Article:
Capital Ward Councillor Shawn Menard is pleased to announce that city council has approved the proposed design changes to the Bank Street Canal Bridge. The new design will provide more space for pedestrians and bicyclists, and improve the overall safety of the bridge. The design was approved unanimously by Transportation Committee last week.
The bridge is an important transportation link in Capital Ward, connecting the communities of Old Ottawa South and the Glebe, and providing a link between downtown and areas further south.
Residents have expressed concerns about safety on the bridge for many years. Councillor Menard notes, “speeding has been a long-standing issue, with traffic regularly exceeding the posted speed limit.
“There are also issues with pedestrian and bicycling safety,” Menard continues. “The sidewalk is very uncomfortable for pedestrians. It has a high curb and it’s not very wide. With speeding traffic on one side and a railing on the other, it can be very difficult for pedestrians to pass each other, especially in winter. There are also no bicycling facilities on the bridge, and bicyclists are forced to share the road with buses and heavy trucks. Many choose to ride on the sidewalk because the roadway is so unsafe.”
Six different designs were developed and considered by city staff, before identifying one design that could meet the needs of all users and adhere to city guidelines. Consultations were conducted over the summer, and 86% identified street safety as a priority, while 87% preferred the new design over the existing design.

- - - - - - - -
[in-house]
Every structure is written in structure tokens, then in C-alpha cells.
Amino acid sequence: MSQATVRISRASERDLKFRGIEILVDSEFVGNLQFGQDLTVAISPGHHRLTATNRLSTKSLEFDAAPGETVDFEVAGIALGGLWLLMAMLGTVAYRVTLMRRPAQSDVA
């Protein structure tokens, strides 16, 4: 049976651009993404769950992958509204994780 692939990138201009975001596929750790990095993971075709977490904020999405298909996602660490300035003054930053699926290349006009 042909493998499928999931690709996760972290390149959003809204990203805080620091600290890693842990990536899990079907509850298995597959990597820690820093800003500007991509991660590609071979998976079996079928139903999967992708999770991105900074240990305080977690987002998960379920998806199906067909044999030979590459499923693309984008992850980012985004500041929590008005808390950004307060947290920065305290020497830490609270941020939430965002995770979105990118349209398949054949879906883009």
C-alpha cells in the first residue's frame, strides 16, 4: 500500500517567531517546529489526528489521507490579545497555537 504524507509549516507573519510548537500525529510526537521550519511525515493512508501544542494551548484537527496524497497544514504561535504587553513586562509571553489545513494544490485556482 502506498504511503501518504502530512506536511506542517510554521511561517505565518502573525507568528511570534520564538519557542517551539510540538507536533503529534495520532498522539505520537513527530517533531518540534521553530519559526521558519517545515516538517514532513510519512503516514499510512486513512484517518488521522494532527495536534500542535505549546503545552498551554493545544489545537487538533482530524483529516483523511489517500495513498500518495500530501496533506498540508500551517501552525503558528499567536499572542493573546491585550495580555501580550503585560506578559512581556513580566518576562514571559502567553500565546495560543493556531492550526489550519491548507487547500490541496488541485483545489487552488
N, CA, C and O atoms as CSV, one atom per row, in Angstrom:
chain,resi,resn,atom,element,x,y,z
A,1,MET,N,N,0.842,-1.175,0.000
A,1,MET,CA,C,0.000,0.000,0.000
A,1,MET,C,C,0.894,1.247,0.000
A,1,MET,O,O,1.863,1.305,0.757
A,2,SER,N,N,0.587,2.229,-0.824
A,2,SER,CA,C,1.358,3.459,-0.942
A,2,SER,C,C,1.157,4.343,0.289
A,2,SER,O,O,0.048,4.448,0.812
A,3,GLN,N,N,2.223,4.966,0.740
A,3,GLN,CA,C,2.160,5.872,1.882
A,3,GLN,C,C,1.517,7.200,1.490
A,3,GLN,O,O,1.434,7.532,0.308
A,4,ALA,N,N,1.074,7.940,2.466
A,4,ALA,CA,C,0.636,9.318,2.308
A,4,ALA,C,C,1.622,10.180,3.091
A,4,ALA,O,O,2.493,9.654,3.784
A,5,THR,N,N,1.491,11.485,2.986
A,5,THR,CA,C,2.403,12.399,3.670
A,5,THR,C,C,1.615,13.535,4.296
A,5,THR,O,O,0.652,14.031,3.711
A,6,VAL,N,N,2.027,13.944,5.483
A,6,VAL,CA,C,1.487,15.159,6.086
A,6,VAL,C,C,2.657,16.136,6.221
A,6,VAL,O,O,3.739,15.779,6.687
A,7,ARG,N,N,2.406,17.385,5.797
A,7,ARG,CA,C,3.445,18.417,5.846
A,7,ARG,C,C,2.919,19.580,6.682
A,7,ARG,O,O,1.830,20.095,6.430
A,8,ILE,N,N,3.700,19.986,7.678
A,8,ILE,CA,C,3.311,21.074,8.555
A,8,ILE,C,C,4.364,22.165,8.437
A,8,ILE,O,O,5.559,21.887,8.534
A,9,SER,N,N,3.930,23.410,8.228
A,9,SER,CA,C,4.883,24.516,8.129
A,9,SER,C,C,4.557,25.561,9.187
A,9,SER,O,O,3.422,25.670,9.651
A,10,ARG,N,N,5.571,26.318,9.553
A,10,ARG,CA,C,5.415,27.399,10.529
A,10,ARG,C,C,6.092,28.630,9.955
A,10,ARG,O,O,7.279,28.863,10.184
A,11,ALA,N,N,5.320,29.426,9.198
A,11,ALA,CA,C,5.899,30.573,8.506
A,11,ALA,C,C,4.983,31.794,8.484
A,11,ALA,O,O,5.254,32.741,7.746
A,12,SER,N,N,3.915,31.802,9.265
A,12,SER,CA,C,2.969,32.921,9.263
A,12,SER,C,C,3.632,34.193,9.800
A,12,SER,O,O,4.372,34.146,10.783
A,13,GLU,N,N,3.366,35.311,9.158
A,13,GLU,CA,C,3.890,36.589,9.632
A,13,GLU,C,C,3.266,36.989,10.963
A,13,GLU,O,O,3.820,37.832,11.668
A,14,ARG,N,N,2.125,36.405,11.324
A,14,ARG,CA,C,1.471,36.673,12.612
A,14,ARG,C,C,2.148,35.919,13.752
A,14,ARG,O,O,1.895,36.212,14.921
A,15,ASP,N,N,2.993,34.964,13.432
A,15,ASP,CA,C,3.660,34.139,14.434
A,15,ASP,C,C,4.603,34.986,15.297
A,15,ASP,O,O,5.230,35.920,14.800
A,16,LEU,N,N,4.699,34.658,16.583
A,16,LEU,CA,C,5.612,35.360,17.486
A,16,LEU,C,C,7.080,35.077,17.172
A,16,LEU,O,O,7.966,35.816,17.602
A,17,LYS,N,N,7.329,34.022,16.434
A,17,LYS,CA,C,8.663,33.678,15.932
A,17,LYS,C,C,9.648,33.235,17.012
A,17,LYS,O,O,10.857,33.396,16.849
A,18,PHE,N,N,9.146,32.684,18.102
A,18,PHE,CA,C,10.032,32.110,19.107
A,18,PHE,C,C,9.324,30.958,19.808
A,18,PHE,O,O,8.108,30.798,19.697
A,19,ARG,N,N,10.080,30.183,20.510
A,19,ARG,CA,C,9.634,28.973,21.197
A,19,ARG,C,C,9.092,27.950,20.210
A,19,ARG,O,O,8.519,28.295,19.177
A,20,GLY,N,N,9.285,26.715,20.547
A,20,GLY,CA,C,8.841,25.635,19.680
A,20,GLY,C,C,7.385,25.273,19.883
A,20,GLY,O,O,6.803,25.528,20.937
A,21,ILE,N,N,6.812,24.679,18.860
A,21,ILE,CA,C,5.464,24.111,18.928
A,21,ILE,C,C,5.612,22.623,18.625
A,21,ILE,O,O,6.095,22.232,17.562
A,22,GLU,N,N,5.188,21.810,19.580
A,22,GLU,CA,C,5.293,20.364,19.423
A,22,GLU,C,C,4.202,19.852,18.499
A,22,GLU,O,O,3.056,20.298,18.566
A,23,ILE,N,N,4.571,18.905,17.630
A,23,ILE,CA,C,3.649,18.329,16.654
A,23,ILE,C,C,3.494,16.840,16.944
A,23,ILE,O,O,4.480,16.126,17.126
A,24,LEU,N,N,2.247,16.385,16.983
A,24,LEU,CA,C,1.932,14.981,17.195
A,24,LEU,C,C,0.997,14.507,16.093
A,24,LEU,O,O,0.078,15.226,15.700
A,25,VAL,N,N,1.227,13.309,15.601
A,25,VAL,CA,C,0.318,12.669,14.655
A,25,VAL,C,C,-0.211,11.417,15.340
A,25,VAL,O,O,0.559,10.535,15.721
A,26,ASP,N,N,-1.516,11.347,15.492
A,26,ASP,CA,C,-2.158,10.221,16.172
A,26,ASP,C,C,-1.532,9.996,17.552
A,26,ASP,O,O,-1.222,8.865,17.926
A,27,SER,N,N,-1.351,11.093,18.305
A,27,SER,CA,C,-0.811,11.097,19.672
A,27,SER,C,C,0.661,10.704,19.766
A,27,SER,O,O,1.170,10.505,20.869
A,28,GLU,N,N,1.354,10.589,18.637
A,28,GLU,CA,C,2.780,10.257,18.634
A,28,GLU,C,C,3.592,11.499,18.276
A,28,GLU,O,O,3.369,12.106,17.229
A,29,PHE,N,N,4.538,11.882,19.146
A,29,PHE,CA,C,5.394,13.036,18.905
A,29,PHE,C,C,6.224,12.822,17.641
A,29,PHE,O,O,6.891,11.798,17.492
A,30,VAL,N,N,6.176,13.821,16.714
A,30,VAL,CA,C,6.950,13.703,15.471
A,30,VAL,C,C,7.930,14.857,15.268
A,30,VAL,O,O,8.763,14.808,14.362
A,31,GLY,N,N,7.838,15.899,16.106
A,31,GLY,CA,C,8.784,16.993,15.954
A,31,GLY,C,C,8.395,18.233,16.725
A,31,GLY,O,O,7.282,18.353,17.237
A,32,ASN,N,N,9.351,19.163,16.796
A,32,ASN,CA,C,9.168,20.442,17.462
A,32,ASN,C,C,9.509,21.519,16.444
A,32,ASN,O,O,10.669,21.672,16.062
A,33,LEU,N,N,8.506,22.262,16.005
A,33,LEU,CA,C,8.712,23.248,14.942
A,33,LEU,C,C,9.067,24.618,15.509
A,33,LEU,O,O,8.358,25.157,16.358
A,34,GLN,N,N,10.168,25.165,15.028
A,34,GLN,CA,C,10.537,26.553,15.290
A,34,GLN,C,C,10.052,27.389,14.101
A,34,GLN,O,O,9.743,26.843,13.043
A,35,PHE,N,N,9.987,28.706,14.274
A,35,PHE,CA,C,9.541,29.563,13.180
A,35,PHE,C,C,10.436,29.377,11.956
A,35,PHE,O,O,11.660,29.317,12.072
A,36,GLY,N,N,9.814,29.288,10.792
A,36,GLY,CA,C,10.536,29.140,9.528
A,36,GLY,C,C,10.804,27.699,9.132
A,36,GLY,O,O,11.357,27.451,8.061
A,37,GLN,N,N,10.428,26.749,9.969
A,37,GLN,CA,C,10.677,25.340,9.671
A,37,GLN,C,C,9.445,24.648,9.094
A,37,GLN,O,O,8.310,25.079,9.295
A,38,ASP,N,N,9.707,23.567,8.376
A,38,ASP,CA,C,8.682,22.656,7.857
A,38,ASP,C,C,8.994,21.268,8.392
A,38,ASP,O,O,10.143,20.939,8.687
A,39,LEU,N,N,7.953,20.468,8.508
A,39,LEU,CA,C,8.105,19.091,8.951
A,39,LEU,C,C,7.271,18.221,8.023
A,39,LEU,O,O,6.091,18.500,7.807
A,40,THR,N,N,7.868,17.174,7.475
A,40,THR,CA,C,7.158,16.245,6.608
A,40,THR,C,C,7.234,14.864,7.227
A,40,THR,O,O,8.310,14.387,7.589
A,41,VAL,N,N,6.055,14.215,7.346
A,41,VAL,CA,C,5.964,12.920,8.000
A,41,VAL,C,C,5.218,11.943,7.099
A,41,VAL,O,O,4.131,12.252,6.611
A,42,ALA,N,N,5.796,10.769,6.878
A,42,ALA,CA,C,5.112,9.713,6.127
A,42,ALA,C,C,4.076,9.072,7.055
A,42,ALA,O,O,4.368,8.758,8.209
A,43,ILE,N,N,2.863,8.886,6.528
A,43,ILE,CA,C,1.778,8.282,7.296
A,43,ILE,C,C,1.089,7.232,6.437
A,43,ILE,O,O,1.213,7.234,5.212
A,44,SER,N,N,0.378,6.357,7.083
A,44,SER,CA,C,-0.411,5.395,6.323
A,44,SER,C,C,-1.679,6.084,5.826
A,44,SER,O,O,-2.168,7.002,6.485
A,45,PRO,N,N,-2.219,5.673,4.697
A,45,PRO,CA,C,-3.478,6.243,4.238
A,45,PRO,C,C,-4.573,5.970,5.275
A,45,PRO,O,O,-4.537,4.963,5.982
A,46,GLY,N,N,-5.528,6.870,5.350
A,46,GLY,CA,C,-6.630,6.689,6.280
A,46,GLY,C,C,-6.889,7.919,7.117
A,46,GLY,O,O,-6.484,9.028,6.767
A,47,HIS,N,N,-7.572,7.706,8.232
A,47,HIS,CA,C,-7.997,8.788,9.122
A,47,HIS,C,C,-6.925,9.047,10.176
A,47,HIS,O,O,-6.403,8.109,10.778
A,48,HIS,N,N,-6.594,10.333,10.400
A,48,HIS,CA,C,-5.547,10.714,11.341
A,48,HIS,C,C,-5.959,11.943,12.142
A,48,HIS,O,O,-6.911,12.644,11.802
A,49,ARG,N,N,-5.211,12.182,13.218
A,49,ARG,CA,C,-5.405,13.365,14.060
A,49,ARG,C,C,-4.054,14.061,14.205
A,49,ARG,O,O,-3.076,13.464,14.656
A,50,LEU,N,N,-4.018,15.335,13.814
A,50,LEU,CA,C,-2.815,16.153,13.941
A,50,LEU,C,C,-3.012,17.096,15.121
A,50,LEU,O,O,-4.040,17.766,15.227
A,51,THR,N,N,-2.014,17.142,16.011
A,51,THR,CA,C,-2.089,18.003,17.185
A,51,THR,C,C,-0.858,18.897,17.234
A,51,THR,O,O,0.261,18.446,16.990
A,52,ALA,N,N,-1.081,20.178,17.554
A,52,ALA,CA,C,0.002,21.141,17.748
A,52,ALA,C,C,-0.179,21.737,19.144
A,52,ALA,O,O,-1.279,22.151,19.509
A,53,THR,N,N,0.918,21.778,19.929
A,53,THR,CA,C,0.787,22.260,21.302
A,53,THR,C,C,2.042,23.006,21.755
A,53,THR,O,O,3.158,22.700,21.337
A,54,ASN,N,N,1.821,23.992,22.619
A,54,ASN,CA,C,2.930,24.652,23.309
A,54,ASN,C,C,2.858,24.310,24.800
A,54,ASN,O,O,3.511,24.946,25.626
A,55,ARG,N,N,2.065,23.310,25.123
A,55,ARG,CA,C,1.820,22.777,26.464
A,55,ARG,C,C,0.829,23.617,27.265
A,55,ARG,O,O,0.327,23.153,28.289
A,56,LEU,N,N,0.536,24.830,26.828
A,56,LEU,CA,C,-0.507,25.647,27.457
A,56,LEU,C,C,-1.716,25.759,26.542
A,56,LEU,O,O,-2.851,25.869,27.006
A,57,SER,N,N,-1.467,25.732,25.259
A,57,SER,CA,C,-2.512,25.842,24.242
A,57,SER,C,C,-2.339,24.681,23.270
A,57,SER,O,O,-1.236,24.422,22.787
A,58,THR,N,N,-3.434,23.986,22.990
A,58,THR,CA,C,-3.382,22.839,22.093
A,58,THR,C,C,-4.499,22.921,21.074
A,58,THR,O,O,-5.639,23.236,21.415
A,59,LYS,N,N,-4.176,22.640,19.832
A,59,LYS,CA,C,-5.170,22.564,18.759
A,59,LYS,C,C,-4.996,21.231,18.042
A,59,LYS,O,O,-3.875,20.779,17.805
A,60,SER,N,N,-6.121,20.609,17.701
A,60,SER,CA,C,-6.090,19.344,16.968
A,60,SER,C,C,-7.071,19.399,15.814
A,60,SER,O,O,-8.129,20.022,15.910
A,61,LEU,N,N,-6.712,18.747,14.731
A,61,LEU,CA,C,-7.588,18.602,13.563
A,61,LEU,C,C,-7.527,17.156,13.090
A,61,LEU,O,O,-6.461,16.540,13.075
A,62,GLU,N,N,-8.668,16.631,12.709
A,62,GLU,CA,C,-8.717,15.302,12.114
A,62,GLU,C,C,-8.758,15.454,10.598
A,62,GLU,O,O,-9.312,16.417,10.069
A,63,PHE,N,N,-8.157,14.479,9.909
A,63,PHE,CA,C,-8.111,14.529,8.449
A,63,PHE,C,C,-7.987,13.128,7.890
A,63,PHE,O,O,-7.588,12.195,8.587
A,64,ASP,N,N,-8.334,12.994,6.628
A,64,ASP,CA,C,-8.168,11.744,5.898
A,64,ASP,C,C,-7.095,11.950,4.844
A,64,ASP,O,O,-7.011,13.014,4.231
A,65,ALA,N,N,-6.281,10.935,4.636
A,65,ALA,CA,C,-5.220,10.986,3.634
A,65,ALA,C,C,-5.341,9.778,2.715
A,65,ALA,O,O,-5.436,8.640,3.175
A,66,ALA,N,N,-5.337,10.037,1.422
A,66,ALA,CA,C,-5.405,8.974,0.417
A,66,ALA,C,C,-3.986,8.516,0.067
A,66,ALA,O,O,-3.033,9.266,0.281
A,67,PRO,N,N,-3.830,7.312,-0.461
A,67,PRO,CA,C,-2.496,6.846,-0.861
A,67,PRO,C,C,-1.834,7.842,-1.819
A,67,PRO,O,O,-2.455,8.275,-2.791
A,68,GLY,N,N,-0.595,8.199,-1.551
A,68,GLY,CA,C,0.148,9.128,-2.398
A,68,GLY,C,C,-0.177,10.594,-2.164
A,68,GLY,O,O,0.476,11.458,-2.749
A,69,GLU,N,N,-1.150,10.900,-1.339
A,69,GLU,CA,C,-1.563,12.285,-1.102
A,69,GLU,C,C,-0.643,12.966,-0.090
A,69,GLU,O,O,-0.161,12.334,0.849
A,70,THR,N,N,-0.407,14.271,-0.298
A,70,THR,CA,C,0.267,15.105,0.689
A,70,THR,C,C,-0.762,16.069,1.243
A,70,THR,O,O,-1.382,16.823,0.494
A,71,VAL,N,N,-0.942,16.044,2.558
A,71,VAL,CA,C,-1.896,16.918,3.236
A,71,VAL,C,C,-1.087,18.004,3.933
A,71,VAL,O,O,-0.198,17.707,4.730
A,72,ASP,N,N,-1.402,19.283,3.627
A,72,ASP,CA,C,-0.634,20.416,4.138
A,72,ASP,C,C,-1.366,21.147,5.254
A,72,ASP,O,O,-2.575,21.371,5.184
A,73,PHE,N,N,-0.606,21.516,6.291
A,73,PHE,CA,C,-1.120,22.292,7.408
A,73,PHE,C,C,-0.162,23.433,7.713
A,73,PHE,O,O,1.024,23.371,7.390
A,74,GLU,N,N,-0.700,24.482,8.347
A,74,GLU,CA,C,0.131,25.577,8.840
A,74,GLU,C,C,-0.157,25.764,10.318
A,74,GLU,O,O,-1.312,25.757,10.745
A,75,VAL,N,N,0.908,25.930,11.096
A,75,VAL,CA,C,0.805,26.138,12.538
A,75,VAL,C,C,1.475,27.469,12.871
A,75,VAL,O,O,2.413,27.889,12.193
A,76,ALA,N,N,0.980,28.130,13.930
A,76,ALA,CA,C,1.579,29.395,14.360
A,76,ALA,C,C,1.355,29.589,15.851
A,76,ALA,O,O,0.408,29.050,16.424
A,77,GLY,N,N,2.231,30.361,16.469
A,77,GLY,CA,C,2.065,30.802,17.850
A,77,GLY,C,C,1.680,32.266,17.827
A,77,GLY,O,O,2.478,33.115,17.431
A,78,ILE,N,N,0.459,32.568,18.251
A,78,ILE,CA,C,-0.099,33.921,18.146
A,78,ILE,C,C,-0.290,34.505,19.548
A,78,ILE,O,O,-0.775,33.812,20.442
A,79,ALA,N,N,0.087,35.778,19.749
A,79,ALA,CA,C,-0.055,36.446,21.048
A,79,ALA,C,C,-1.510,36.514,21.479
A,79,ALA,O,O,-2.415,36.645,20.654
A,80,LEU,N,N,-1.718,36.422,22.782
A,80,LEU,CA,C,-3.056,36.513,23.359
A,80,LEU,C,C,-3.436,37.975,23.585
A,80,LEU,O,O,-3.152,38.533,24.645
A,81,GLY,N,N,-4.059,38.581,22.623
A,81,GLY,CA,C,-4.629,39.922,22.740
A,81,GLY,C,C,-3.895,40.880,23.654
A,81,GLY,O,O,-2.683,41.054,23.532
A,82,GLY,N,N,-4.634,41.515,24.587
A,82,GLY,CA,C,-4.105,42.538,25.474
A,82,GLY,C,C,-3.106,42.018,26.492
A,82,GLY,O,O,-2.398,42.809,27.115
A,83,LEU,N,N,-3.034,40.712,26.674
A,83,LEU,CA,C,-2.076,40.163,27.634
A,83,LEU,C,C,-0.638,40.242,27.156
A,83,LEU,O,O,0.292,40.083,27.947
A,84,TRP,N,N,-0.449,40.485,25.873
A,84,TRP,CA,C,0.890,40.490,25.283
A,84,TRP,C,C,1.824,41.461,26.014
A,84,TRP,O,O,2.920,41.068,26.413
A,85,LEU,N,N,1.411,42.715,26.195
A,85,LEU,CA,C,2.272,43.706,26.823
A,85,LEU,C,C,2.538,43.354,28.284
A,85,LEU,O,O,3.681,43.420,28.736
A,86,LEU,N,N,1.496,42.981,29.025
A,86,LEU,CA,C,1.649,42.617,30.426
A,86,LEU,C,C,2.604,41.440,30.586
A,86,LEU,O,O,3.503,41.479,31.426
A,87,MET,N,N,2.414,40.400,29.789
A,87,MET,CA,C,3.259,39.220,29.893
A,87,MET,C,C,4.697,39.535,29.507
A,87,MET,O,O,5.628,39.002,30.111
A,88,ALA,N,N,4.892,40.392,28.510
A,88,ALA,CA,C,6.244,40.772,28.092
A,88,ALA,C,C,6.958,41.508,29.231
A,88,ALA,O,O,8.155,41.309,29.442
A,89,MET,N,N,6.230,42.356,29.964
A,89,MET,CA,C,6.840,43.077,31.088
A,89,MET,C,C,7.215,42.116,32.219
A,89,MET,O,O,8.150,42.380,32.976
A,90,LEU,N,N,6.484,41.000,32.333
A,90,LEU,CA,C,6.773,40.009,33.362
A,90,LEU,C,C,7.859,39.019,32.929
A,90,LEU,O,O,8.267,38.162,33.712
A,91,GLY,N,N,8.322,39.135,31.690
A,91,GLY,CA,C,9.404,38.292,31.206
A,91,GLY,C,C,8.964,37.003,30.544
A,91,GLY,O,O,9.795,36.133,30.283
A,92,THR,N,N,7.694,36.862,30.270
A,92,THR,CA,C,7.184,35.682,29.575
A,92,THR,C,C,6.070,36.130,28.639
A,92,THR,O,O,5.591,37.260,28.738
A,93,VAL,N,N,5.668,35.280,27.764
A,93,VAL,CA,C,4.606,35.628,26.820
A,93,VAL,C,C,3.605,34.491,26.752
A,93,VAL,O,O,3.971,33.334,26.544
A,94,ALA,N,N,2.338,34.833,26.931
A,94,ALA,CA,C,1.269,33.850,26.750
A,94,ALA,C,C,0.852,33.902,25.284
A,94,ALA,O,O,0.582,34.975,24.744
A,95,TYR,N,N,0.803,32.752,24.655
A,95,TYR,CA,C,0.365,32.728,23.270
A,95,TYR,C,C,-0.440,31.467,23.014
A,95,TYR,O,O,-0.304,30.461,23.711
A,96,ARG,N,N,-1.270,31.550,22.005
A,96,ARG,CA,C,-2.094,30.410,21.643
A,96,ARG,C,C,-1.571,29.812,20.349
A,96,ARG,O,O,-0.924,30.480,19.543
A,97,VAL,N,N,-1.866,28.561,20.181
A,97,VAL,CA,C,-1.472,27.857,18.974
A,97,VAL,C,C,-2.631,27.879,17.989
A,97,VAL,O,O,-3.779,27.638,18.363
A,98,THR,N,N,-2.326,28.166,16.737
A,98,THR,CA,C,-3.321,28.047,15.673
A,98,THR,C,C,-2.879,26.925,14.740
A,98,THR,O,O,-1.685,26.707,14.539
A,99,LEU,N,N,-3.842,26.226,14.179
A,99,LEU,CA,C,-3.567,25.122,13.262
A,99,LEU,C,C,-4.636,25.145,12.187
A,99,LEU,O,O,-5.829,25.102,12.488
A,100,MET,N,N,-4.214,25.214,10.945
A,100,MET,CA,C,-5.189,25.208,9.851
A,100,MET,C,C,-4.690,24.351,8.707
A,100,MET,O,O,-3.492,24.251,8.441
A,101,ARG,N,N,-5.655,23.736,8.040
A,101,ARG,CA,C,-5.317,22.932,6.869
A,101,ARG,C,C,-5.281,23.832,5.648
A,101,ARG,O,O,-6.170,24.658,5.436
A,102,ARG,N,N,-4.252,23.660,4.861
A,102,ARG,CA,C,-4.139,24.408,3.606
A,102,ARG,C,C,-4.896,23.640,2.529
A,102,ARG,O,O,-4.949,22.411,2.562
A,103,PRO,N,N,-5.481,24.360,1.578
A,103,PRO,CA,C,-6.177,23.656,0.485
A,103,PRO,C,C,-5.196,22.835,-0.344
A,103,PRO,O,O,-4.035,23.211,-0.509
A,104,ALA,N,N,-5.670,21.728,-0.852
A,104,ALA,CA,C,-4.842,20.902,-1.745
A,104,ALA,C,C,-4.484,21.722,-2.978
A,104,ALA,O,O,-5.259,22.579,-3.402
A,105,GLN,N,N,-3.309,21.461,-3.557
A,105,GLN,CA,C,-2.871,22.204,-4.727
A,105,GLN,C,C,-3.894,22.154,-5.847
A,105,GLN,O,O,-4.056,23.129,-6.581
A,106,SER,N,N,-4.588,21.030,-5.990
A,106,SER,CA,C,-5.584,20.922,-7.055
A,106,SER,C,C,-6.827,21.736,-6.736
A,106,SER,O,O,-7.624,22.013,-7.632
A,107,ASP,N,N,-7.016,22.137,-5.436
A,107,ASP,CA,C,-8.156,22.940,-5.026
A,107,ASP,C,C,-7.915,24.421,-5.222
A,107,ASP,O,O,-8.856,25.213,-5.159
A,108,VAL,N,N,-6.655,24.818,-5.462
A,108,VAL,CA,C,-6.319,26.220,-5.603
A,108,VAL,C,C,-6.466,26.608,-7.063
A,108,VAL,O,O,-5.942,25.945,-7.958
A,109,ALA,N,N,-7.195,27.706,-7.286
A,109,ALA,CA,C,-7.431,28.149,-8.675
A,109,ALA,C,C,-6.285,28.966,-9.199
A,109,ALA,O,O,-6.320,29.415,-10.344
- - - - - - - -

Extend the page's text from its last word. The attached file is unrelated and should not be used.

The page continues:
The new design will reduce the bridge from four traffic lanes to three traffic lanes—two northbound and one southbound. The extra space will be used to implement wide Multi-Use Paths (MUPs) on each side of the road. These MUPS will be 50% wider than the sidewalks they replace. The design will still facilitate buses queuing on the bridge for large events at Lansdowne Park, an important aspect of the Lansdowne Transportation Plan.
This new design will balance the needs and safety of all road users. With limited space on the bridge, compromise was needed, and the design will make the bridge work best for all residents.
Menard considers this not only a positive development for the community and the city, but also an example of what can be achieved through collaboration and consultation. “I want to thank city staff for working so closely with us on this project for several months,” said Menard, “and I want to thank residents and community groups for all their feedback. Through this project, we had a lot of good discussions about street safety.”
Now that the design is approved by city council, the project will enter the detailed design phase. City staff and Councillor Menard’s office will be working with the city’s Accessibility Advisory Committee, the Ottawa Sports and Entertainment Group, the Glebe BIA, and the local community to finalize the detailed design.
The city expects construction to begin next year and be completed by the end of 2021.
Download this press release here [PDF].
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